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30 Apr 2011
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Saturday, 30 April 2011
 

Consumer group urges ban on food dyes
The color dyes used to brighten cereals, snacks and drinks help make some children hyperactive and should be banned or at least carry a warning
Reuters, Thursday 31 Mar 2011
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Artificial blue, green, orange, red and yellow food colorings show up in everything from PepsiCo's Gatorade, Cheetos and Doritos to Kellogg's Eggo waffles and Kraft's Jell-O desserts.
The U.S. Food and Drug Administration has long deemed the dyes safe but is reviewing recent studies of the colors' effects on children's behavior at the request of a consumer group. Gathering input from a panel of outside advisers is part of that review.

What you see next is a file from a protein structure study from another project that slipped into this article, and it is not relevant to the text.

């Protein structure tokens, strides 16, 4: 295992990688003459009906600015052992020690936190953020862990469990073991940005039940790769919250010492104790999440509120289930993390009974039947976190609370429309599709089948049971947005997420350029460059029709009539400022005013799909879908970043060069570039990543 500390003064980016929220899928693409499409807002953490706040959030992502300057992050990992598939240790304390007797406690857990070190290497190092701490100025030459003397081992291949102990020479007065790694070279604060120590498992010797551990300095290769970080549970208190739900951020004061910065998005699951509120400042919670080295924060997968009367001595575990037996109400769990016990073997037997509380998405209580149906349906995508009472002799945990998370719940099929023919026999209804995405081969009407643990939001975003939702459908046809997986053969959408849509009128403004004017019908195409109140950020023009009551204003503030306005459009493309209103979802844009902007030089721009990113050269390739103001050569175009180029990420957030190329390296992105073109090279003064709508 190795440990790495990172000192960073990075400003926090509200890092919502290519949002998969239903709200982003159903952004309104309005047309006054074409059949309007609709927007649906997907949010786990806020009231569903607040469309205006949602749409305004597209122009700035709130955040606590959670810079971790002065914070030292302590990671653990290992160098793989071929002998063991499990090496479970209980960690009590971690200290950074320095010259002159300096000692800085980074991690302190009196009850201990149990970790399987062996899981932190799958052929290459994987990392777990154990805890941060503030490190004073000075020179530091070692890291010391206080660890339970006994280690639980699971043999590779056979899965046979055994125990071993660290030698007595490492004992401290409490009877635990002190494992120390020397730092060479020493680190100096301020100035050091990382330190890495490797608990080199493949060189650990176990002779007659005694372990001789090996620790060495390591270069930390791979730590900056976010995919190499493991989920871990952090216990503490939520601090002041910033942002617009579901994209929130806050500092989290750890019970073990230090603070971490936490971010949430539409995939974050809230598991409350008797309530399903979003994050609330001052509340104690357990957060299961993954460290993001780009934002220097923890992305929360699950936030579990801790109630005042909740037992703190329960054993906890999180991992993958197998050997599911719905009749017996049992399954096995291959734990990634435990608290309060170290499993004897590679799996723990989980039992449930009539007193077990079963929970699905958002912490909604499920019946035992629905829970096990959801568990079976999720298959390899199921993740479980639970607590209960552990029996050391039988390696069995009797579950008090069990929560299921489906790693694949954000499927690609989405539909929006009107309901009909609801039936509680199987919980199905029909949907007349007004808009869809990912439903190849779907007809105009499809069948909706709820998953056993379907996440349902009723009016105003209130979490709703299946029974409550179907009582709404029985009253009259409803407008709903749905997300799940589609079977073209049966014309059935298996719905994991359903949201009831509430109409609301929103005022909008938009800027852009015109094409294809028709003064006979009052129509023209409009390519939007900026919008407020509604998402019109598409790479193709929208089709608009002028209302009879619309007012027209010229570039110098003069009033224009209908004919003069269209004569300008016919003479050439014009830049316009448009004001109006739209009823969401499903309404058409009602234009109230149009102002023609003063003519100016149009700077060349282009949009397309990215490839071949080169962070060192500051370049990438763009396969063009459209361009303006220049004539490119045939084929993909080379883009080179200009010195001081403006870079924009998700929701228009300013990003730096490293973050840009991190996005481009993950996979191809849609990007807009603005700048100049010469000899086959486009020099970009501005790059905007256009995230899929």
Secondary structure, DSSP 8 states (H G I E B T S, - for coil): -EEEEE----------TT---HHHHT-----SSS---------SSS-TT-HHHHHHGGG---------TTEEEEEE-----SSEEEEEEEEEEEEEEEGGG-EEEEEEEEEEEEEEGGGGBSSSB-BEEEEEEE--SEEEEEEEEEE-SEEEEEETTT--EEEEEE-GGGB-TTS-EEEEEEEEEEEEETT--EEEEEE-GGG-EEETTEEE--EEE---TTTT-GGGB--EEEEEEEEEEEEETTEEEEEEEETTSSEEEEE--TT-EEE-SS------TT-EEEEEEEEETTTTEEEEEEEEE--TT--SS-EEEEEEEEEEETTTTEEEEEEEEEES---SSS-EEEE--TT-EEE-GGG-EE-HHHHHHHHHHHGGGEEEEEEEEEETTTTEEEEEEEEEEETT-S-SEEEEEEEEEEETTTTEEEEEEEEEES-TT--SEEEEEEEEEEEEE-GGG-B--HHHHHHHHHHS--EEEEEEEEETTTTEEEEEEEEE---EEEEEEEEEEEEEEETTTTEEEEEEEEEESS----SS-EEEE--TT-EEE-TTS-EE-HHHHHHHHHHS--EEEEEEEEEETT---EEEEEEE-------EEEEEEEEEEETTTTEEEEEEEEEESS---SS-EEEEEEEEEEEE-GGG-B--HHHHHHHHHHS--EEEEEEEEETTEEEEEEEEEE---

FDA staff reviewers said in a preliminary report that scientific research so far suggested some children with attention deficit and hyperactivity disorder (ADHD) may be affected by food coloring. The disorder affects up to 5 percent of U.S. children, according to government statistics.
The committee of outside experts could urge a ban or warning, or it could suggest more studies if the advisers judge current evidence inadequate. The review itself has added weight to a decades-old consumer debate on whether parents should let their kids eat artificially colored foods.


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Children/ Food color/Hyperactivity  

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